# Efficiency Problem

Registered Users Posts: 2
edited October 2015 #1
I installed three 300W Solar panels in parallel With the following electrical ratings for each
Vmp= 36 V
Imp= 8.33A
Voc=43.2
Isc=9.85A
with PWM Charge Controller to Charge two 12V 200A Batteries in Series.

Does (Vpm=36V) Mean that I need to add one more battery to the system to gain the optimum output current
if So will an MPPT charge controller solve my problem without the need to add one more battery and replace my 24V inverter ?

Thanks

• Solar Expert Posts: 494 ✭✭✭
Panels in parallel connection, right?  Under some conditions there will be some "waste" of the panel capacity. That is just the way it is. The Vmp needs to be higher than the battery bank by an amount sufficient to compensate for the drop in Vmp in hot weather. You also need sufficient Vmp to have a high enough voltage to do an EQ.   An MPPT controller might make better use of the available PV output under some conditions. However, some of that gain can be lost to the internal losses of the MPPT controller.

Some of us use MPPT controllers because of the distance between our best PV panel location and the CC and batteries. For example, our PV is 325 feet of wire distant. Using higher voltages from the PV in series saved money on wire size.
Northern NM, 624 watts PV, The Kid CC, GC-2 batteries @ 24 VDC, Outback VFX3524M
• Registered Users Posts: 2
Thank you for the quick response

currently I am getting 24Ah Max instead of 900/24=37.5Ah (At solar noon)
its like I am wasting 1/3 of the panels power

I mean will an MPPT CC make that big different?

• Solar Expert Posts: 3,741 ✭✭✭✭
Hazmak said:
currently I am getting 24Ah Max instead of 900/24=37.5Ah (At solar noon)
its like I am wasting 1/3 of the panels power

I mean will an MPPT CC make that big different?
There is the issue of STC vs NOCT output.  The 300 watt ratings of your panels is at STC (standard temperature and conditions).   In the real world your panels will have a NOCT rating which accounts for the panels being hot, and other factors.   My point being: don't blame your controller for losing 1/3 of your power... the power wasn't all there to begin with.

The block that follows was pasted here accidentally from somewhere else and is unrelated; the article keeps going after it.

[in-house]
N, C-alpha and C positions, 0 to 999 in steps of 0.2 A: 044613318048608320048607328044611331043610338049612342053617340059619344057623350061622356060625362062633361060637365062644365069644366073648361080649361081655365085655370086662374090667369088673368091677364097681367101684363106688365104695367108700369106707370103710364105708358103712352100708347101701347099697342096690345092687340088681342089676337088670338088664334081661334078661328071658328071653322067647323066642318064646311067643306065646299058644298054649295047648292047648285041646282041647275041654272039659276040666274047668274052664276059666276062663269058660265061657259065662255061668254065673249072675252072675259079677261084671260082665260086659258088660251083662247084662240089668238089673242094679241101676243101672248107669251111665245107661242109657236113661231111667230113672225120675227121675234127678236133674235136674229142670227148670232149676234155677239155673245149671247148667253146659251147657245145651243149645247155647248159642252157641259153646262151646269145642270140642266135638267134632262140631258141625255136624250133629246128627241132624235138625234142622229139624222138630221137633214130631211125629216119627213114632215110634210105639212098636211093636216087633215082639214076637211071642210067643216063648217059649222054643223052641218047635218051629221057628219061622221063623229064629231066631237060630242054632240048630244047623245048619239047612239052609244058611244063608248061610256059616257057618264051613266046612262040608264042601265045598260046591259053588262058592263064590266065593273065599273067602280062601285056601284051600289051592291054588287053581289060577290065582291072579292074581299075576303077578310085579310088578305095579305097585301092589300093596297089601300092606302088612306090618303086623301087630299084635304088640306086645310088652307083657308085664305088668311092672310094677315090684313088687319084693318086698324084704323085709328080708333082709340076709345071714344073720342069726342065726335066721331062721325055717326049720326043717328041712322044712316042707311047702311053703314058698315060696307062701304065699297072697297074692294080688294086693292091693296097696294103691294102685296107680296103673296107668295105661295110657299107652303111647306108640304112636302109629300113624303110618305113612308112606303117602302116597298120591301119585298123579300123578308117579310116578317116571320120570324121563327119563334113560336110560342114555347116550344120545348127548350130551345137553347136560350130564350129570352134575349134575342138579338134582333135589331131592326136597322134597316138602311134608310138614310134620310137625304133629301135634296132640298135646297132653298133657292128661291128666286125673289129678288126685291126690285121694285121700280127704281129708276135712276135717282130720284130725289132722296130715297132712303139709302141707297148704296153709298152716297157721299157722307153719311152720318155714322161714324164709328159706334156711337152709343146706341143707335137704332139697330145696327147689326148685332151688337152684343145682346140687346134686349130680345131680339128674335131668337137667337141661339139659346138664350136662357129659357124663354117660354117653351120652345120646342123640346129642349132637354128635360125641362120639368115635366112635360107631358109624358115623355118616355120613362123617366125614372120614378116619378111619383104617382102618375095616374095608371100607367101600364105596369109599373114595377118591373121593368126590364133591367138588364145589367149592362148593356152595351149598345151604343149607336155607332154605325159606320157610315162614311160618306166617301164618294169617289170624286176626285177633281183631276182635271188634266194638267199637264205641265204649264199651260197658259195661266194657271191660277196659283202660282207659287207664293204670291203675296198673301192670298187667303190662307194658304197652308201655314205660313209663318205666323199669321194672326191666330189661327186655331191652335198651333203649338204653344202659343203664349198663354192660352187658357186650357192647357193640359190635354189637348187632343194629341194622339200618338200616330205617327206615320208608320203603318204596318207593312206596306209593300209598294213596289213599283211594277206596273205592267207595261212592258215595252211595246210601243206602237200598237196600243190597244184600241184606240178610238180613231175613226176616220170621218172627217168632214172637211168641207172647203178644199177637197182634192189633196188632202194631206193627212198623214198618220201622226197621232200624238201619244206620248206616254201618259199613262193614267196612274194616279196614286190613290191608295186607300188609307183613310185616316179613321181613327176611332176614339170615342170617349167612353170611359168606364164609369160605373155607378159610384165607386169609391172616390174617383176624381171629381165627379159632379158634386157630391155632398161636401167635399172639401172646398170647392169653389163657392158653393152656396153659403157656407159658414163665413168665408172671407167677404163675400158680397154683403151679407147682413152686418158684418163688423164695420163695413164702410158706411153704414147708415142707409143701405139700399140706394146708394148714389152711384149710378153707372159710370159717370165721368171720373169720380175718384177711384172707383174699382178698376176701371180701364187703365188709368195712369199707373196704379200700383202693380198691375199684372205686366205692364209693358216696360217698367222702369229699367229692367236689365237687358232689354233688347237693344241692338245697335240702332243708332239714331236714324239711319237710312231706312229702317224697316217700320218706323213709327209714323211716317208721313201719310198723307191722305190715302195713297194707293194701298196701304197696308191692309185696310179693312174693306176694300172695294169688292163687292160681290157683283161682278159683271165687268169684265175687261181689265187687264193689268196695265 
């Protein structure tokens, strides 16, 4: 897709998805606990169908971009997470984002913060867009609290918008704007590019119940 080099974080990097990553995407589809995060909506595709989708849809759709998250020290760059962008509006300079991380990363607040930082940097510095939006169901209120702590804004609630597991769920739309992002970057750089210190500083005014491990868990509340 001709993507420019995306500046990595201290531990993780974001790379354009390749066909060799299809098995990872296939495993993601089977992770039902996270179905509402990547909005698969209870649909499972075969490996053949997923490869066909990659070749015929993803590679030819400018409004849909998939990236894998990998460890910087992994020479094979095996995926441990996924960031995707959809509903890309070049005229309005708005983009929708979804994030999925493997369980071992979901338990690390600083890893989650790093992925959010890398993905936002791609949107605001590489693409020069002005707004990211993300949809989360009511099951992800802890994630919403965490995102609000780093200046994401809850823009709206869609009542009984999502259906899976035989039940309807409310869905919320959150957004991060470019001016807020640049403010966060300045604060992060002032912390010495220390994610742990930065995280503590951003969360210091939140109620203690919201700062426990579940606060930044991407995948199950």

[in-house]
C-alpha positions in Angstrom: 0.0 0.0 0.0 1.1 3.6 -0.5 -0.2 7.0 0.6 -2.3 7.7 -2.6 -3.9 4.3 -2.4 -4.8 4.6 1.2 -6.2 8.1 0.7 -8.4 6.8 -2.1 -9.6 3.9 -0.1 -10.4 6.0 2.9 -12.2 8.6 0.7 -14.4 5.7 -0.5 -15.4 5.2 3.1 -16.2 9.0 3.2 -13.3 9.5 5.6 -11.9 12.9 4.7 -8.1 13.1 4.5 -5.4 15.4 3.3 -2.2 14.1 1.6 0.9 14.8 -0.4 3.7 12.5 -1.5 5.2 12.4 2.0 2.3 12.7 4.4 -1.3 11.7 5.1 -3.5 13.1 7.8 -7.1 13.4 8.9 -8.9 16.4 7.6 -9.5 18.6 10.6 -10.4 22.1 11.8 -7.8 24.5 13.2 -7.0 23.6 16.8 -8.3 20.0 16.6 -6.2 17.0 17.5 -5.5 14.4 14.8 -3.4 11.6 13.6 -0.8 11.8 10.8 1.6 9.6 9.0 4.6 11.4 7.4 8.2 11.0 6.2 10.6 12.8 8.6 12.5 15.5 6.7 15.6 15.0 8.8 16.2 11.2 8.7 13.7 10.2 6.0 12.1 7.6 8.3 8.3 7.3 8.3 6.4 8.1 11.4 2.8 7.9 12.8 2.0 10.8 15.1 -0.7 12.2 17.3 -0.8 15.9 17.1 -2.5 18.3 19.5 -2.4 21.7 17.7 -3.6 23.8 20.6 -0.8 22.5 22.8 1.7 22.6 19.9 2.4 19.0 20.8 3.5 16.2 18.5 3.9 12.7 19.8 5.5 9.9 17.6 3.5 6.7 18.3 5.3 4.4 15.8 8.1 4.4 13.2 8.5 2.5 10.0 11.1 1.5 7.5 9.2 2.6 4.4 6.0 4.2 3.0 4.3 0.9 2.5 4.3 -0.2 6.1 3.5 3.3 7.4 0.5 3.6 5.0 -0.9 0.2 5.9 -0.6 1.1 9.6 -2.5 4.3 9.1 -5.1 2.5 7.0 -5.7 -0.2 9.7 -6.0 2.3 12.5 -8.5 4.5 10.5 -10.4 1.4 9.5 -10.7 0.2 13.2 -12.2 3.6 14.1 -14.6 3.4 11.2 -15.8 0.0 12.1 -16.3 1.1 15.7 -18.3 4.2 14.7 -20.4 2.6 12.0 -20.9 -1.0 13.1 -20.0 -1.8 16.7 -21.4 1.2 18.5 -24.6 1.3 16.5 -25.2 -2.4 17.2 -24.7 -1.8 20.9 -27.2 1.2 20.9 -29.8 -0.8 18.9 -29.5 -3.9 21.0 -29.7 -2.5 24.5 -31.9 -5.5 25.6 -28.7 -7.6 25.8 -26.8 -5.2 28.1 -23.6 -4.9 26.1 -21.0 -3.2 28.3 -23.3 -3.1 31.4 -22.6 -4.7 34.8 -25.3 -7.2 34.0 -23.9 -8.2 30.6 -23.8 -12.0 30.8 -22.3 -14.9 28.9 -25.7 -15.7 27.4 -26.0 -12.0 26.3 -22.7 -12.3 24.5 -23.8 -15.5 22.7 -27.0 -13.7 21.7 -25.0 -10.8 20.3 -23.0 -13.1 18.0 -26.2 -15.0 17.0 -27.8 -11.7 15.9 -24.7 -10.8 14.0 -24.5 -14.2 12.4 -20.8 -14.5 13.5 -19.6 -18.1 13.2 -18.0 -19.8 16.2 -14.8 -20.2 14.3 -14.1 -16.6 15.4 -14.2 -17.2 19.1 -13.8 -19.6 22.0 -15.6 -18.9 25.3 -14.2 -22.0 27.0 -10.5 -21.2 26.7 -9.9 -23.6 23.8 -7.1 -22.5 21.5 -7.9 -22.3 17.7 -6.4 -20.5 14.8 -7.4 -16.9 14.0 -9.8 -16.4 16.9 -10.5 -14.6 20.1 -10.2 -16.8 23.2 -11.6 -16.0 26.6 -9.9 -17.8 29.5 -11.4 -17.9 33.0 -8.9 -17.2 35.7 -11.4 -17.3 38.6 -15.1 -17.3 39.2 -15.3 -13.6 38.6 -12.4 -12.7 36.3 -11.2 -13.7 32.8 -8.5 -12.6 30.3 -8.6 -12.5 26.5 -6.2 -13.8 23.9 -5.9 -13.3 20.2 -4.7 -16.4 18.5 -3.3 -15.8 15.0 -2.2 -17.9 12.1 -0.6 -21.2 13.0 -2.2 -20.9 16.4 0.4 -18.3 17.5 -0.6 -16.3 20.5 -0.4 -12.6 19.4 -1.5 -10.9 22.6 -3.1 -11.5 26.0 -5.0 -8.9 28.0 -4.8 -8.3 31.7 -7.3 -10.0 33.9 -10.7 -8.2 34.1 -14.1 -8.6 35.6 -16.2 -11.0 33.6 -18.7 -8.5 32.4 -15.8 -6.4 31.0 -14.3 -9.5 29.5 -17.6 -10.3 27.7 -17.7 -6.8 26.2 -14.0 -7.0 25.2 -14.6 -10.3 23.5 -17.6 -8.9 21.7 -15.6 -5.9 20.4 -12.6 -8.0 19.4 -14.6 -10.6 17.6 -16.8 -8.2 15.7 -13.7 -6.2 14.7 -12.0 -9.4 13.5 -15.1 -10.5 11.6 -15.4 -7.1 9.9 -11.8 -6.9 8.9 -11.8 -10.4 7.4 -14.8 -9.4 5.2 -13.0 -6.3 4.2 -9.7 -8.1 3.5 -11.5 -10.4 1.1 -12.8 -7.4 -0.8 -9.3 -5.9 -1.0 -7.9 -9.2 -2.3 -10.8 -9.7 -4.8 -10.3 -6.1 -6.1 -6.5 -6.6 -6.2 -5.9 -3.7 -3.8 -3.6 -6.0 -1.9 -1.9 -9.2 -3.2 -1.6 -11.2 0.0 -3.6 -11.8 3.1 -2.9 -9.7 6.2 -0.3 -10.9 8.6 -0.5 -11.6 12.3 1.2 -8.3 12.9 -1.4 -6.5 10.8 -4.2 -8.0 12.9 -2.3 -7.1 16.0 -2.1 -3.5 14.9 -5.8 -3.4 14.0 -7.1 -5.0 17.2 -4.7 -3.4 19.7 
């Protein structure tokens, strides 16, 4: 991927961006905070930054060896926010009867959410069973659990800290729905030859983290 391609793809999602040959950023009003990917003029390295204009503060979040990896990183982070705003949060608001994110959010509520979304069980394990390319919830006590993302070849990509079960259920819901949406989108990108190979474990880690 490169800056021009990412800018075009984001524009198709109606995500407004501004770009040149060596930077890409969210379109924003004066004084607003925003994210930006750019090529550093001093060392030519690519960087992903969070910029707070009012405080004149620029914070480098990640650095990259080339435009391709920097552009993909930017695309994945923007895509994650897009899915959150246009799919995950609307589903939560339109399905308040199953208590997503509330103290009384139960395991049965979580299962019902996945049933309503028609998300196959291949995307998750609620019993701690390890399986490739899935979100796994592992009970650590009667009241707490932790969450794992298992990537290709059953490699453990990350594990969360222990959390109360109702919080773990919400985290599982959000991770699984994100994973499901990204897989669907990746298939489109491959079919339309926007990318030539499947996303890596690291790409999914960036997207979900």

You asked about MPPT vs PWM controllers.   You would probably gain a bit with an MPPT controller, especially in the winter.  Whether the increase in harvest is worth the cost depends on many factors.

--vtMaps
4 X 235watt Samsung, Midnite ePanel, Outback VFX3524 FM60 & mate, 4 Interstate L16, trimetric, Honda eu2000i
• Solar Expert Posts: 494 ✭✭✭
edited October 2015 #5
Do your system batteries achive a full charge daily? As measured by a hydrometer, not a voltage reading or some figure coming from some electronic device. If the batteries reach full sp gr, reach float charge every day, things are working. Don't worry about PWM vs MPPT. If your system does not reach float every average day, then you should definitly worry and do something.

Does the present CC have capacity to handle more panels? If you needed more charge power that could be cheaper than a new MPPT CC.

How long has the system been in operation? Have you been through a winter, the time of least PV power?
Northern NM, 624 watts PV, The Kid CC, GC-2 batteries @ 24 VDC, Outback VFX3524M
• Solar Expert Posts: 5,803 ✭✭✭✭✭
I tried to figure out your which panels you had from your spec's but google had nothing. NOCT values (Normal Operating Cell Temperature) tend to be about 75% of your panels rating so a 300 watt panel would normally produce about 225  watt at solar noon.
Home system 4000 watt (Evergreen) array standing, with 2 Midnite Classic Lites,  Midnite E-panel, Magnum MS4024, Prosine 1800(now backup) and Exeltech 1100(former backup...lol), 660 ah 24v Forklift battery(now 10 years old). Off grid for 20 years (if I include 8 months on a bicycle).
- Assorted other systems, pieces and to many panels in the closet to not do more projects.
• Super Moderators, Administrators Posts: 32,596 admin
For a PWM charge controller, your math is not correct:
currently I am getting 24Ah Max instead of 900/24=37.5Ah (At solar noon)
its like I am wasting 1/3 of the panels power
The Math for a PWM controller looks more like:
• Watts Array / Vmp = Imp-array
• 900 Watts / 36 Volts Vmp = 25 Amps "high noon" current
Note, the Imp-array will be (mostly) affected by the amount of sun light hitting the panel. Battery Voltage will not matter near as much (between 12 volts and ~30 volts, the Imp-array will be about the same current).

For MPPT controllers, the work on the Pmp=Vmp*Imp principle... So, on cold weather Vmp is high (Imp is about the same over temperature for our needs), Pmp will rise. In normal warm weather, the Vmp will fall by almost 20% (plus you have another ~5% loss in the charge controller).... More or less, the typical (no winter) maximum power production would be:
• 900 Watts * 0.77 panel+controller derating * 1/29 volts battery charging voltage = ~24 amps typical max output (MPPT)
• 900 Watts * 0.77 panel+controller derating * 1/24 volts battery charging voltage = ~29 amps typical max with discharged battery
A MPPT controller can give you ~10% to 15% more current in sub-freezing weather--But that is not, usually, the reason for getting MPPT controllers. The usual reason is you can get "GT solar panels" (less expensive solar panels, but more expensive MPPT type charge controller) and put the panels farther away from the battery bank+charge controller (longer wire runs)--and get very cost effective system (reduce copper wiring costs).

For larger systems (say over ~800 Watt), an MPPT type system + GT panels is usually a better choice. For smaller systems (typically less than ~400 Watts), a PWM system can be a better (more cost effective) system.

Does that make sense?

-Bill
Near San Francisco California: 3.5kWatt Grid Tied Solar power system+small backup genset